So, it’s Cervical Cancer prevention week in the UK, and we see the return of the smear for smear campaign.
Luckily last year we saw the mass increase in awareness, with everyone seemingly partaking in the social phenomenon. Looking a year on, it’s never been more important to raise awareness of how going to your smear test can save your life. It’s so important!
Every year in the UK, around 3,000 women will be diagnosed with cervical cancer, and it’s the most common cancer in women aged 35 and under.
A particular article in Cosmopolitan UK, opened my eyes to the fact that the NHS have started giving out booklets, advising women about making ‘the decision’ go to have your test, recounting the risks and essentially connoting that if you don’t want to do it, then you needn’t bother.
But we need to bother.
Smear tests save 9000 lives in the UK a year, and women are already terrified of baring all to total strangers – don’t give us a reason to pass it up, cause we will!
This isn’t school: doctors appointments aren’t compulsory. We know that we have the choice. But 22% of women whom are scheduled a screening already don’t attend. This number will certainly rise if women deem it not necessary to go in the first place.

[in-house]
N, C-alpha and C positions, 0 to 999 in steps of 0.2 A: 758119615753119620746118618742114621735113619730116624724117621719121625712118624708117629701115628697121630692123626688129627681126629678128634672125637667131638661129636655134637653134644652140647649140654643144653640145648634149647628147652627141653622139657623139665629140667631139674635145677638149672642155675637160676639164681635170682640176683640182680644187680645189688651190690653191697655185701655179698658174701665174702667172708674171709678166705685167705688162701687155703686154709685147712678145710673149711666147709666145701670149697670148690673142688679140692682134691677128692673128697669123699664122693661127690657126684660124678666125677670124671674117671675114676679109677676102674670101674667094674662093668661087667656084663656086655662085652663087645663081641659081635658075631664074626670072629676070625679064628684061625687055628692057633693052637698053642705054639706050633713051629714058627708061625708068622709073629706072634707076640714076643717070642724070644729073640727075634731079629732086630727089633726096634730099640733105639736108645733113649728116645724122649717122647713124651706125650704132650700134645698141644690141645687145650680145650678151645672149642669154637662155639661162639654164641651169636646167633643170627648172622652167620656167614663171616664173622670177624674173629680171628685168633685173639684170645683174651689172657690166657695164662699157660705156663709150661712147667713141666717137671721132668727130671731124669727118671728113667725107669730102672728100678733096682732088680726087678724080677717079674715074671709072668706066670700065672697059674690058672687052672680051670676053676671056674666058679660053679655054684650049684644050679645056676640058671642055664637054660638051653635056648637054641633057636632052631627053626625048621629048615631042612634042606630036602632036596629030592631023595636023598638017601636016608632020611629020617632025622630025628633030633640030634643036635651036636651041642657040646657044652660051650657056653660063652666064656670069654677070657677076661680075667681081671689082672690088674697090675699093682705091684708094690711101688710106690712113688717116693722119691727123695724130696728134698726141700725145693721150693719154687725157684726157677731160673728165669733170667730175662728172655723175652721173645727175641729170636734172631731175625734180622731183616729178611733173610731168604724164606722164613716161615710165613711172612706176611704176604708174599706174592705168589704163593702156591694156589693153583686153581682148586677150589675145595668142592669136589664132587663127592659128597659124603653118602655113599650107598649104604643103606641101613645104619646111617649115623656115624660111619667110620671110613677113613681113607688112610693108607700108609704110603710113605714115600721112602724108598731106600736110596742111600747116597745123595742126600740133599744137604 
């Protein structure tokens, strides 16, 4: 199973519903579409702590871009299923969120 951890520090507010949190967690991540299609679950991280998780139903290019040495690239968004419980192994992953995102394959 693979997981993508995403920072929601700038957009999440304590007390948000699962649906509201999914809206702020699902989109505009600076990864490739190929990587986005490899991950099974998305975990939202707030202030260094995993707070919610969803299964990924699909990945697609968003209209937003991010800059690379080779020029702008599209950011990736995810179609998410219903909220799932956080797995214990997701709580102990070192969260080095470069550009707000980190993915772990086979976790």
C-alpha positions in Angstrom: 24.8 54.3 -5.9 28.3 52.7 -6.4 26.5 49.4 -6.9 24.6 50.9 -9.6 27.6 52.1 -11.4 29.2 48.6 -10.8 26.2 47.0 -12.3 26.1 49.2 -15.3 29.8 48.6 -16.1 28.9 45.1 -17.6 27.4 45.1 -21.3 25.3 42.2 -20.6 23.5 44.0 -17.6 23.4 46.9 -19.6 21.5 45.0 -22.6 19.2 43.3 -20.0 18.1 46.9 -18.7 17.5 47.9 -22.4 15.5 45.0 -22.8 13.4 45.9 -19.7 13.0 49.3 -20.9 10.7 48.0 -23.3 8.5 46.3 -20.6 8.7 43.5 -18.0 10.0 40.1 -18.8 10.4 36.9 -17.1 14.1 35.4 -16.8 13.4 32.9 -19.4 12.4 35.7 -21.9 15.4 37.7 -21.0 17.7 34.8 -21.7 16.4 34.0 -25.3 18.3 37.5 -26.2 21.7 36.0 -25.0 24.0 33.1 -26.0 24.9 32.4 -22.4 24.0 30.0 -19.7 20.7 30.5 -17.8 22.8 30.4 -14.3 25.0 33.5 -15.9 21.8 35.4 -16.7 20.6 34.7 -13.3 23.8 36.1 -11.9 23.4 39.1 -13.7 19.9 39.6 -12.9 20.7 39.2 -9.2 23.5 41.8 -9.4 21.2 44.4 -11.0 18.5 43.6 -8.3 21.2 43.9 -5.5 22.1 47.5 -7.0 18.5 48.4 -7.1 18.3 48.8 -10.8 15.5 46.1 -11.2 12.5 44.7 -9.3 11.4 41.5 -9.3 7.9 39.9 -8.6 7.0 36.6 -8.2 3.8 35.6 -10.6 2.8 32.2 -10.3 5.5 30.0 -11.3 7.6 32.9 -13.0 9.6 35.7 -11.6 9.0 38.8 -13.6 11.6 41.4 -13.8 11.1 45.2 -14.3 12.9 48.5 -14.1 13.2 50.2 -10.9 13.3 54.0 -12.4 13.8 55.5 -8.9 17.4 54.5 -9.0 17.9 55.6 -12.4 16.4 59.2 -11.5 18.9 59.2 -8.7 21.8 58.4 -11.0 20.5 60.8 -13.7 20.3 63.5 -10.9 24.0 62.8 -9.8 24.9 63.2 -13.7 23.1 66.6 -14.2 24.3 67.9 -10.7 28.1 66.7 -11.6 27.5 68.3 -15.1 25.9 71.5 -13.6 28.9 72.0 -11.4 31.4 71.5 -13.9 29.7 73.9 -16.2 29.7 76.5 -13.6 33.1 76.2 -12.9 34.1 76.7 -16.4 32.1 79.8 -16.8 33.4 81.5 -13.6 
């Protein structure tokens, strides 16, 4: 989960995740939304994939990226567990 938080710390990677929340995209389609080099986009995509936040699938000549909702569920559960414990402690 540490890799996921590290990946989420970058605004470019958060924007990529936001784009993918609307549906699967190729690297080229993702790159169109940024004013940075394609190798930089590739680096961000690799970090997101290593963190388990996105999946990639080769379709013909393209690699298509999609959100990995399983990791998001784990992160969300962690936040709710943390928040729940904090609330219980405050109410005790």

Many of the issues stem from the lack of knowledge about what happens when you go for your smear test, and what it does.
Simply. your cervical screening appointment should take no longer than around 20 minutes, with the procedure itself taking approximately three minutes.
You will be asked to undress from the waist down (if you are wearing a skirt you can leave this on and just remove your knickers) and to lie on an examination bed on your back either with your legs bent up or with your ankles together and your knees apart.
A paper sheet will be placed over the lower half of your body and a specially designed brush is used to take a sample of cells from your cervix.
The main thing is: a cervical screening is not painful, but it may feel a little uncomfortable (mainly because a nurse is poking around with a tool resembling a toothbrush).
The best time (if possible) for a cervical screening to be taken is in the middle of your menstrual cycle, halfway between one period and the next.
So when your invitation comes, don’t throw it in the bin. Don’t ignore it. Don’t put it off.
Take 20 mins out to potentially save your life.
For more information, head over to Jo’s Cervical Cancer Trust Website HERE